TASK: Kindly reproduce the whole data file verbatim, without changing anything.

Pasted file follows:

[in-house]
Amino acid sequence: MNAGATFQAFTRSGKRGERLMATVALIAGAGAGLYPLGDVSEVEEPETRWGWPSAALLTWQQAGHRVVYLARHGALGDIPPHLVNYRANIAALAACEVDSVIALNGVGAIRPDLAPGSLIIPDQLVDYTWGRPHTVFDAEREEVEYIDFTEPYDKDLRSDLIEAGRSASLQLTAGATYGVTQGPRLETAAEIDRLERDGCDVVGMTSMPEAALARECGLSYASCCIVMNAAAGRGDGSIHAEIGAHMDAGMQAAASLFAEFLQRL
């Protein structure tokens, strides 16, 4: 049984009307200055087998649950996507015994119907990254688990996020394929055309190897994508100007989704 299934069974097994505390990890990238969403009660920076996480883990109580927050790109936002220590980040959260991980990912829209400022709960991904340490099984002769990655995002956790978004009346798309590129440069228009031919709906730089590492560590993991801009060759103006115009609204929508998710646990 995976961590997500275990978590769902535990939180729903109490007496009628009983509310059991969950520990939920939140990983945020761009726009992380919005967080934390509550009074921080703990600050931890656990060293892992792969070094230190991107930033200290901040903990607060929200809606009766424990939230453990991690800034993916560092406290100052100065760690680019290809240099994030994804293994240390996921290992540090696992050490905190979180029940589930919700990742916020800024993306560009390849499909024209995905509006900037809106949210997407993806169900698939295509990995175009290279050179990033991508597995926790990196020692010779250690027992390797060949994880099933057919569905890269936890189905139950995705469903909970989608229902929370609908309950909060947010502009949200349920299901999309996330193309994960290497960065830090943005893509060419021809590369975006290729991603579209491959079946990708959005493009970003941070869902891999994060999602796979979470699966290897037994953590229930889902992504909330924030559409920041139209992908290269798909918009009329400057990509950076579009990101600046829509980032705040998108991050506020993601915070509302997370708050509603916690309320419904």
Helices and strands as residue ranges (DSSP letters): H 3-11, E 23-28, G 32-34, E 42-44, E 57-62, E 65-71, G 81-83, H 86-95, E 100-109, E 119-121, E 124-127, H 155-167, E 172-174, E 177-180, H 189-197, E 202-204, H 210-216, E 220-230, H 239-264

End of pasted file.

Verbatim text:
[in-house]
Amino acid sequence: MNAGATFQAFTRSGKRGERLMATVALIAGAGAGLYPLGDVSEVEEPETRWGWPSAALLTWQQAGHRVVYLARHGALGDIPPHLVNYRANIAALAACEVDSVIALNGVGAIRPDLAPGSLIIPDQLVDYTWGRPHTVFDAEREEVEYIDFTEPYDKDLRSDLIEAGRSASLQLTAGATYGVTQGPRLETAAEIDRLERDGCDVVGMTSMPEAALARECGLSYASCCIVMNAAAGRGDGSIHAEIGAHMDAGMQAAASLFAEFLQRL
């Protein structure tokens, strides 16, 4: 049984009307200055087998649950996507015994119907990254688990996020394929055309190897994508100007989704 299934069974097994505390990890990238969403009660920076996480883990109580927050790109936002220590980040959260991980990912829209400022709960991904340490099984002769990655995002956790978004009346798309590129440069228009031919709906730089590492560590993991801009060759103006115009609204929508998710646990 995976961590997500275990978590769902535990939180729903109490007496009628009983509310059991969950520990939920939140990983945020761009726009992380919005967080934390509550009074921080703990600050931890656990060293892992792969070094230190991107930033200290901040903990607060929200809606009766424990939230453990991690800034993916560092406290100052100065760690680019290809240099994030994804293994240390996921290992540090696992050490905190979180029940589930919700990742916020800024993306560009390849499909024209995905509006900037809106949210997407993806169900698939295509990995175009290279050179990033991508597995926790990196020692010779250690027992390797060949994880099933057919569905890269936890189905139950995705469903909970989608229902929370609908309950909060947010502009949200349920299901999309996330193309994960290497960065830090943005893509060419021809590369975006290729991603579209491959079946990708959005493009970003941070869902891999994060999602796979979470699966290897037994953590229930889902992504909330924030559409920041139209992908290269798909918009009329400057990509950076579009990101600046829509980032705040998108991050506020993601915070509302997370708050509603916690309320419904």
Helices and strands as residue ranges (DSSP letters): H 3-11, E 23-28, G 32-34, E 42-44, E 57-62, E 65-71, G 81-83, H 86-95, E 100-109, E 119-121, E 124-127, H 155-167, E 172-174, E 177-180, H 189-197, E 202-204, H 210-216, E 220-230, H 239-264